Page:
According to the Centers for Disease Control and Prevention (CDC), approximately 33.8% of Americans are obese. In the past 2 decades, the dramatic increase in obesity has led to not one state in America having less than a 20% prevalence for obesity in 2010. Along with skyrocketing rates of obesity are the increase of weight-related diseases such as heart disease, diabetes, high blood pressure and strokes. In fact, according to WebMD.com, obese individuals are 40% more likely to succumb to premature death than a person of normal weight. With such startling numbers, it's no surprise that many people are searching for diets that are quick and effective - one of which is the new controversial hCG Diet.
Recently discussed on The Dr. Oz Show, the hCG Diet has been termed the Weight Loss Miracle by many, with promises of weight loss of 40 pounds in 40 days. FDA approved for fertility, human chorionic gonadotropin (hCG) is a hormone naturally secreted in pregnant women. While not approved for weight loss, many physicians across the nation have prescribed the hCG diet for patients seeking to lose a large amount of weight. Physicians and patients alike are divided on the efficacy and safety of the diet, thus causing the controversy surrounding the hCG Diet.
The concept of using hCG as an appetite suppressant is not new: it was first studied by Dr. ATW Simeons in the 1950s, who found that small amounts of the natural hormone hCG injected in either male and female patients would suppress their appetites to encourage weight loss in his overweight patients. Today, this medical weight loss system not only includes hCG that a physician must prescribe, it is also paired with a 500-calorie per day restrictive diet. The hCG diet is under heavy scrutiny, questions of whether or not hCG truly suppresses appetite or is it the fact that patients are consuming less than 1/4th of recommended daily caloric intake that causes the tremendous weight loss.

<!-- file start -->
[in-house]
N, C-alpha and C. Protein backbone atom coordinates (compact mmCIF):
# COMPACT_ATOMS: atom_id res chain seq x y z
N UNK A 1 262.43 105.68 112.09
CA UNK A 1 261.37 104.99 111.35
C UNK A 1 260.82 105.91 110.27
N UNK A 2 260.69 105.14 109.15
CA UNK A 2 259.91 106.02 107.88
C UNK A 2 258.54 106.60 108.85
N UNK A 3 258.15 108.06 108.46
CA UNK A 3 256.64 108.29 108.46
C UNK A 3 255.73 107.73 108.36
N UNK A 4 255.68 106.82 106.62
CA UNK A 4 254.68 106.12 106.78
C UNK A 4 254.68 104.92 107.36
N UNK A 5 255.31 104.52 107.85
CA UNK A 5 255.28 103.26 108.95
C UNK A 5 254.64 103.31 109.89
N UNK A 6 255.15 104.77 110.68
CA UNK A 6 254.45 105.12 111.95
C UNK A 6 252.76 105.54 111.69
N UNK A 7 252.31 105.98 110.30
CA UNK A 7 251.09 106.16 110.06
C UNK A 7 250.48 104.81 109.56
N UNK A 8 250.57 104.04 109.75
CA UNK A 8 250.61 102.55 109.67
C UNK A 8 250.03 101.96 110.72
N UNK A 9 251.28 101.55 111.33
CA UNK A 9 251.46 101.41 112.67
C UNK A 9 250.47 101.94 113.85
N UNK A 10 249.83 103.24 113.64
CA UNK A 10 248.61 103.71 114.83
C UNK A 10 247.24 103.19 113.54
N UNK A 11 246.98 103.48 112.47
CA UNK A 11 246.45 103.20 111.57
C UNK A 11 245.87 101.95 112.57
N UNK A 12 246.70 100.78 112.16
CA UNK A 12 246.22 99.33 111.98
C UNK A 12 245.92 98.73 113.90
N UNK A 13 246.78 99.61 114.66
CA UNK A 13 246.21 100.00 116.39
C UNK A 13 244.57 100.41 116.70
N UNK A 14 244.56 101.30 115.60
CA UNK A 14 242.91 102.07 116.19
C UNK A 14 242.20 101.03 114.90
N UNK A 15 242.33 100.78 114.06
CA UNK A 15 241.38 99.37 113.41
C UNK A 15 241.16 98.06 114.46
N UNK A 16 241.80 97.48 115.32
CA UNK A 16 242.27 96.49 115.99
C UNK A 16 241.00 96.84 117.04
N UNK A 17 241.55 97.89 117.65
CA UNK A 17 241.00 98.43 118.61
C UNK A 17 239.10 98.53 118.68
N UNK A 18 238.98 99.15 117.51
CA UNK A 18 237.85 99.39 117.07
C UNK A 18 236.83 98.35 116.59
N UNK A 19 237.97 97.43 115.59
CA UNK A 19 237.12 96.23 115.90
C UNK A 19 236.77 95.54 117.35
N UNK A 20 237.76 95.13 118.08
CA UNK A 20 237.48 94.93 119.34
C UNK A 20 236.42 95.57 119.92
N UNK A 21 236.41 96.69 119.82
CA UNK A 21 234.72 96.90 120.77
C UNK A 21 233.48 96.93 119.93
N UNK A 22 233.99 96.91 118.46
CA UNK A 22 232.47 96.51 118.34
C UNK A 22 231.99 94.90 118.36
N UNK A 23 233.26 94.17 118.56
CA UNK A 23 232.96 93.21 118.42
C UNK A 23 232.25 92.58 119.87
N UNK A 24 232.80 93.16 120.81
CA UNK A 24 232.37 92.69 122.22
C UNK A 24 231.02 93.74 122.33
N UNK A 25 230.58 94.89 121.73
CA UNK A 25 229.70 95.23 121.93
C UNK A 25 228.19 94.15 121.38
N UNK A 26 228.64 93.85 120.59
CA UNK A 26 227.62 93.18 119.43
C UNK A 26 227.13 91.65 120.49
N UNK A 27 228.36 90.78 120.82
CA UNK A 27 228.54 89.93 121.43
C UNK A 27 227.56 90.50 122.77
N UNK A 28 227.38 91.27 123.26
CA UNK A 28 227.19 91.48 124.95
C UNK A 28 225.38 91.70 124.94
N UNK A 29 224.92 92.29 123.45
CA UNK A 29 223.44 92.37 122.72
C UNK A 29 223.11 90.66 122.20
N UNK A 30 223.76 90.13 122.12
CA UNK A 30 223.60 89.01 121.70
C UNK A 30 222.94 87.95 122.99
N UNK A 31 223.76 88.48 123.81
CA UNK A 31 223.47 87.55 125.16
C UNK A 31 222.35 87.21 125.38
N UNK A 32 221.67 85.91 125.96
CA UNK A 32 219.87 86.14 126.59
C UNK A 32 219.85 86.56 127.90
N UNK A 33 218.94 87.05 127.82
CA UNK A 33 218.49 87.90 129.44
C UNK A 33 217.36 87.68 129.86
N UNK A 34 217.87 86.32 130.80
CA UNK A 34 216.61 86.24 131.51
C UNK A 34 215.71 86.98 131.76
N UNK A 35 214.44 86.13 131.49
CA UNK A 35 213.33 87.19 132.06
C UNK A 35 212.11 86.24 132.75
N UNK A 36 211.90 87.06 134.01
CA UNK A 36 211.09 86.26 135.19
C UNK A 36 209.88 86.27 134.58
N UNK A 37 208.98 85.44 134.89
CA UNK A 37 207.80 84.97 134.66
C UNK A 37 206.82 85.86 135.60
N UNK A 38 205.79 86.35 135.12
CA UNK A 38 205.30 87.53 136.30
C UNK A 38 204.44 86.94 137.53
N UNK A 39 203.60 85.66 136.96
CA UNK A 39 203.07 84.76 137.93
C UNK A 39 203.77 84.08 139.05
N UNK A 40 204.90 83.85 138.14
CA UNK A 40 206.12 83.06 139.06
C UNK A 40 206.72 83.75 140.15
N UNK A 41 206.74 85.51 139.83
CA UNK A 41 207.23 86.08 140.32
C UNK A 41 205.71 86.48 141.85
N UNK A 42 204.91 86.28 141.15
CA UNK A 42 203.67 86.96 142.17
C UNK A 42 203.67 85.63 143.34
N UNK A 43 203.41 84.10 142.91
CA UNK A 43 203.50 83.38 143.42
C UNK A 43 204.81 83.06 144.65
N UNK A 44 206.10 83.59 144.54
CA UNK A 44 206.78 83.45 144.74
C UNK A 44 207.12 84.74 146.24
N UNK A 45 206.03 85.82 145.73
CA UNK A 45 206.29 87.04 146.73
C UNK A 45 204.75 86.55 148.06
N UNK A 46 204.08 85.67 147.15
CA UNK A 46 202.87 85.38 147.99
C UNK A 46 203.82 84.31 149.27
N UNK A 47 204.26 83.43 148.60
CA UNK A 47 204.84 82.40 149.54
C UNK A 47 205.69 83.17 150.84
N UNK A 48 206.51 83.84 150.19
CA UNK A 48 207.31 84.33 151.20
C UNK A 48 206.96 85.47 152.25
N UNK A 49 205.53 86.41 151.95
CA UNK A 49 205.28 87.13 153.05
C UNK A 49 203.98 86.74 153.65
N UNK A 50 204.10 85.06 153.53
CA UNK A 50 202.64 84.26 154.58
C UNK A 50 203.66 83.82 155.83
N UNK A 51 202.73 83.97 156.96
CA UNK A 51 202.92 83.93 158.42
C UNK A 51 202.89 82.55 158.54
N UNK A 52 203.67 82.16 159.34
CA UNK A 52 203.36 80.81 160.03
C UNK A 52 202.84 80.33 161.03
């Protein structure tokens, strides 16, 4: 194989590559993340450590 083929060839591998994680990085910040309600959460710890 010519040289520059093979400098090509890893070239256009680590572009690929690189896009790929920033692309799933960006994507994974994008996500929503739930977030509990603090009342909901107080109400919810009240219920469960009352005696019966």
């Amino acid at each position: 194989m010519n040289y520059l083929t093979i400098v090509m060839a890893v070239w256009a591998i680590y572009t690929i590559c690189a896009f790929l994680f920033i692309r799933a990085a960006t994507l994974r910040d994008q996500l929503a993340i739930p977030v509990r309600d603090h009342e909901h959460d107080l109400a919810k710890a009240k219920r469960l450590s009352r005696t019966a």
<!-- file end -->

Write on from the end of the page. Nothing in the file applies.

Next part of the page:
Physicians who prescribe hCG for weight loss believe the diet is effective and that the hormone does suppress appetite. According to Boca Raton hCG provider Dr. Janee Steinberg, "There is controversy about almost any diet, and the general public usually says, "Anyone on a 500 calorie diet will lose weight, but it is not safe to do this.' However, on 500 calories with HCG twice daily, patients are not hungry, not tired, do not experience headaches, and actually feel much more energetic, and healthier than they have ever felt. It is indeed difficult to totally explain everything that goes on in the human body, and everyone is so different, but so far, we have not had any treatment failures with our protocol."
In terms of whether or not subsisting on a 500-calorie per day diet is sustainable, Dallas hCG provider Dr. Kevin Light says the hormone hGC communicates with the part in the brain that controls fat metabolism and storage - telling it to burn fat instead of protein when calories are cut down so significantly. Thus, according to Dr. Light, since the patient is using up fat stores as energy while the hCG is suppressing appetite, a 500-calorie per day diet can sustain the body. "The net effect is a weight loss that can range from half a pound to two pounds per day. Patients routinely lose 25 - 30 pounds with this program," states Dr. Light, "This effect is seen in both men and women and functions only to change the way your body handles excess fat."
Along with the controversy surrounding the hCG diet is the surge in the marketplace of products that claim to contain the natural hormone. These can be drops or pills but be wary of any hCG product that is not prescribed by a physician. Most, if not all, do not contain the hormone at all or if they do, they lack the proper amount of hCG to actually work. Dr. Steinberg stresses the importance of seeing a trained physician and attending weekly follow-up sessions that monitor progress. "HCG has been very safe when supervised by a physician. It should not be purchased over the internet or in gyms or tanning salons," she says.
And not everyone should be on the hCG diet. Dr. Steinberg says, "Certain patients are not candidates at all. Blood tests can be monitored and we find in many cases that cholesterol, triglycerides, and glucose decrease to the point of decreasing or discontinuing drugs for these problems."